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Companies struggle to pay bills,after the Bank of PNG rations kina

Restricting the margins at which the kina can be traded against the US dollar has had little positive effect, with some companies struggling to pay bills, as the central bank reportedly restricts the purchase of US currency, Manufacturers Council of Papua New Guinea CEO Chey Scovell tells Business Advantage PNG.

Companies seeking to pay bills are being told they can only buy in five thousand kina amounts, the Chief Executive of the Manufacturers Council of Papua New Guinea, Chey Scovell, has told Business Advantage PNG.

‘In one instance, a company with a bill of K2.1 million (US$840,000) was told it would have to buy in three to four instalments over ten to fifteen weeks,’ he said.

‘It’s absurd,’ Scovell added.

‘This is an example of a single manufacturer. There are hundreds of businesses in the same boat.

‘Somewhere, somehow, policy advisors have not taken a holistic view of the market and that’s particularly concerning when you’re talking about the Central Bank.

Pressure on business

‘There is a lot of pressure on local businesses as they find they cannot pay their suppliers.

‘This is adding to the cost of business, and it has failed to reduce some of the inflationary pressures.

‘I’m also bemused that the Bank of PNG has the staff to vet applications and decide on which company should get priority over another. How can they choose between a local food manufacturer who needs to bring in inputs and someone who wants to bring in bottled water or wine? It’s very frustrating for our members.

‘It also seems that retailers and wholesalers are finding it much easier to buy foreign currencies to bring in their cheap finished goods and foodstuffs, but not home-grown industries.’

Winners and losers

Former PNG Treasury adviser Paul Flanagan tells Business Advantage PNG there are ‘winners and losers’ from the decision to lift the exchange rate and effectively peg the kina to the US dollar, but says there are equally effective alternatives.

He says his research shows the big losers are exporters, with a significant proportion of this group being the rural poor living in the Highlands, who are exporting coffee, cocoa or palm oil overseas.

‘In Goroka, if a farmer turned up to sell a bag of coffee on 2 June, they would have got K6.00 per kilo and a few days later they were getting K4.60. Most of this change was from the exchange rate decision. So, that’s a very significant reduction in income.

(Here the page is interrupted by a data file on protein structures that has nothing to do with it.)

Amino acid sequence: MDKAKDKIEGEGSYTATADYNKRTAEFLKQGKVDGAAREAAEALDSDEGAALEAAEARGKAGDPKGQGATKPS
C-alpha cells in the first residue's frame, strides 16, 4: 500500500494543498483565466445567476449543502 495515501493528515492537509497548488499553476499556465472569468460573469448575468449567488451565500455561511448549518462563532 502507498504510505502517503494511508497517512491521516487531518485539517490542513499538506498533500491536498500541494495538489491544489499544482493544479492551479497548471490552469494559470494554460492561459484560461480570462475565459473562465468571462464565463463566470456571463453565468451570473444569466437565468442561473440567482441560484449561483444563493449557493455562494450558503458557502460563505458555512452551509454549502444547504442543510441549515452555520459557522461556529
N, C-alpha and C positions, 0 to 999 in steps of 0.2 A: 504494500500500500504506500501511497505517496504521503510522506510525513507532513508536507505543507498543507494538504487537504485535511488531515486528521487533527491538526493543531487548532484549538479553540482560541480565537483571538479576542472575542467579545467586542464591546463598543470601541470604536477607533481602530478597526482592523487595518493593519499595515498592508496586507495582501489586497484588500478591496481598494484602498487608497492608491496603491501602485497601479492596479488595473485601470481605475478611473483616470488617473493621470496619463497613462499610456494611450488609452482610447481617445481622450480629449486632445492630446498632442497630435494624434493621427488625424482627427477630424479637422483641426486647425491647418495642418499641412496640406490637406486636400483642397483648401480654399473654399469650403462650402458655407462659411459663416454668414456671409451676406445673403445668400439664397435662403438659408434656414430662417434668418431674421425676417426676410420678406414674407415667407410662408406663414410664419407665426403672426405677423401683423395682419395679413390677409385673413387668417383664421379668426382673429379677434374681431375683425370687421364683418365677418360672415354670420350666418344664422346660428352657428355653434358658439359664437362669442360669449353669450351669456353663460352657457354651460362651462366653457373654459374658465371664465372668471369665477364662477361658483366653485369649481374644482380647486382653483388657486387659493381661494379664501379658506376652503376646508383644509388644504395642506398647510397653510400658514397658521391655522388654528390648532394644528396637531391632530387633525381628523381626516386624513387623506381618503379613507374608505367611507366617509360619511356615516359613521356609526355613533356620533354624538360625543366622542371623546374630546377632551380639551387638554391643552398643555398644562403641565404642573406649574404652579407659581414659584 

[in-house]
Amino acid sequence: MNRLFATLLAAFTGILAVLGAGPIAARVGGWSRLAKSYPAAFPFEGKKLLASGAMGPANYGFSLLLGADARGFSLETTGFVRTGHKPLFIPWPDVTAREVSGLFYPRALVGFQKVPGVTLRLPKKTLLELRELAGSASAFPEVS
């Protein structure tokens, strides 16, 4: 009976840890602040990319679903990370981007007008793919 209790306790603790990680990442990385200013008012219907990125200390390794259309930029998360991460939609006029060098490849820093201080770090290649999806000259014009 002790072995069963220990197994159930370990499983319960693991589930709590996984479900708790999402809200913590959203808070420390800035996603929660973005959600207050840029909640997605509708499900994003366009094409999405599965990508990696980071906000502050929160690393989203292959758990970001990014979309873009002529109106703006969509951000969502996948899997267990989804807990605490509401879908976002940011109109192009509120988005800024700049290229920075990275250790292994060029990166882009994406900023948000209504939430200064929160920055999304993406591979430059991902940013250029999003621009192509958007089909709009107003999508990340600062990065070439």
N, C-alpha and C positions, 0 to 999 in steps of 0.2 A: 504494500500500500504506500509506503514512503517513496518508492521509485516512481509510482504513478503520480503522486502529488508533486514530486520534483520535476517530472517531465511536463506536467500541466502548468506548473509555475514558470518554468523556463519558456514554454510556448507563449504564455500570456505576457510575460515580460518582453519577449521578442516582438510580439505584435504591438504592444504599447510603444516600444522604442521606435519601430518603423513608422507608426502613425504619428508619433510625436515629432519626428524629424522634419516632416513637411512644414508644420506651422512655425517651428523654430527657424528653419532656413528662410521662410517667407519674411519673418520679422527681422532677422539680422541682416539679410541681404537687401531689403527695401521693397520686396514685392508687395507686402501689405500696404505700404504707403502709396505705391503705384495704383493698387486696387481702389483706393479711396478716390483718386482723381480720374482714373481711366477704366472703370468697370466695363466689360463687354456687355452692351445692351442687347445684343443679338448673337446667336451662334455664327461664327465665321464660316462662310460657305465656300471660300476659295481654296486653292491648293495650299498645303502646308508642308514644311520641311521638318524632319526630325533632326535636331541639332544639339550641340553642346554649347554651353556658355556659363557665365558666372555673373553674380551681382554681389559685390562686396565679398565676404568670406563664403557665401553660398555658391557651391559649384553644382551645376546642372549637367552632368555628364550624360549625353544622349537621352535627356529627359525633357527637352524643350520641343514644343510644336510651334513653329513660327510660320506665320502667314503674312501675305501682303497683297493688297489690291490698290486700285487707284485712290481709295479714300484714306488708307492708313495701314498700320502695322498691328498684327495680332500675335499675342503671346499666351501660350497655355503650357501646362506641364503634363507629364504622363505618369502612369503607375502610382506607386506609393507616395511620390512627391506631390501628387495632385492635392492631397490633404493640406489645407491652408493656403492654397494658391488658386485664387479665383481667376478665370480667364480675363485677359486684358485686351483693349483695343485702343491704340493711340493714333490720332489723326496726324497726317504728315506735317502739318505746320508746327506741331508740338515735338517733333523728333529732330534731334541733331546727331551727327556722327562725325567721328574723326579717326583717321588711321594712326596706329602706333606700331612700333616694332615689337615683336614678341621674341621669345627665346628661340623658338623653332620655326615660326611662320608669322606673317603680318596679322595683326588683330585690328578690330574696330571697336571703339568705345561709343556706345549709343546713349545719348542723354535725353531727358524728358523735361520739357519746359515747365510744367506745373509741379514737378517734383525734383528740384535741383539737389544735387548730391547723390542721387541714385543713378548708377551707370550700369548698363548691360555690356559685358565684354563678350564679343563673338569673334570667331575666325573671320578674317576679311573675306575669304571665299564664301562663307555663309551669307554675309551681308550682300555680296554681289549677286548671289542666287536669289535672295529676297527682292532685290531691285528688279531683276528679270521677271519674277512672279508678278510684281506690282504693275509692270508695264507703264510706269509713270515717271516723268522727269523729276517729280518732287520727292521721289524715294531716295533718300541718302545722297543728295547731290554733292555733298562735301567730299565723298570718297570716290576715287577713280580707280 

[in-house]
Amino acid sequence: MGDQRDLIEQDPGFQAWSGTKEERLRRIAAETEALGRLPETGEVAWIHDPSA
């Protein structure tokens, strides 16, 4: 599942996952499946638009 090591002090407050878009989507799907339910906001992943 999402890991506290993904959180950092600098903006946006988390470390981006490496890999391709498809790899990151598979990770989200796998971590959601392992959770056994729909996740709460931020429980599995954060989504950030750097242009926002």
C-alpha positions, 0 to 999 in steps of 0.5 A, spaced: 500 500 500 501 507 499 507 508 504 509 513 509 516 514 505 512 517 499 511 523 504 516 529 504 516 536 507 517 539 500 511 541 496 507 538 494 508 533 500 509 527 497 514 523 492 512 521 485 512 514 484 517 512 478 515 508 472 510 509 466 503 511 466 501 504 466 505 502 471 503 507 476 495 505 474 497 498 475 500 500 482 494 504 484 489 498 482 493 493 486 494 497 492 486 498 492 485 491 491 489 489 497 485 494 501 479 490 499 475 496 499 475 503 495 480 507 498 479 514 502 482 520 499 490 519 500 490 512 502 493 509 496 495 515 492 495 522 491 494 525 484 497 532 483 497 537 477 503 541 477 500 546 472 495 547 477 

‘On the other hand, urban consumers importing a kilo of rice could benefit, as they should be able to buy that rice up to 15 per cent cheaper.’

Economic necessity

Prime Minister Peter O’Neill has supported the Bank of PNG decision, observing that there previously ‘large variations in the difference between the benchmark rate set by the central bank and that traded by the commercial banks’.

Meanwhile, the Governor of the Bank of Papua New Guinea, Loi Bakani, told members of the Port Moresby Chamber of Commerce and Industry this week that the introduction of the Kina trading band was necessary for economic stability.

He said financial dealers were trading the Kina away from the interbank mid-rate, resulting in a spread of around 600 basis points.

Flanagan agrees that while the spread (the difference between the buy and the sell rates) is wider in PNG than in other countries, the amounts being traded are smaller.

‘Maybe some action in narrowing that band was warranted but there might have been other ways to do that. Actions were possible for improving the efficiency of the foreign exchange market through other mechanisms rather than dictating a method of a 75-basis point spread.’

More competition, more information

Those actions, he says, include allowing more foreign exchange dealers to provide greater competition. Competition can drive down margins and thereby narrow the band.

‘Sometimes even just better information about particular areas can be effective,’ he says.

Just making people aware of what the charges are being applied by different operators can improve the market, he says.

Setting the rate

‘If they were to keep the spread at 75, but bring the rate down 15 per cent to where it was on 4 June, that would certainly restore things in terms of the exchange rate itself. And moving back towards the market rate would help deal with the quantitative rationing we are now seeing.’

Chey Scovell agrees:

‘What I’m hearing from business is that is it more important to get access to funds than to limit the banks’ margins.’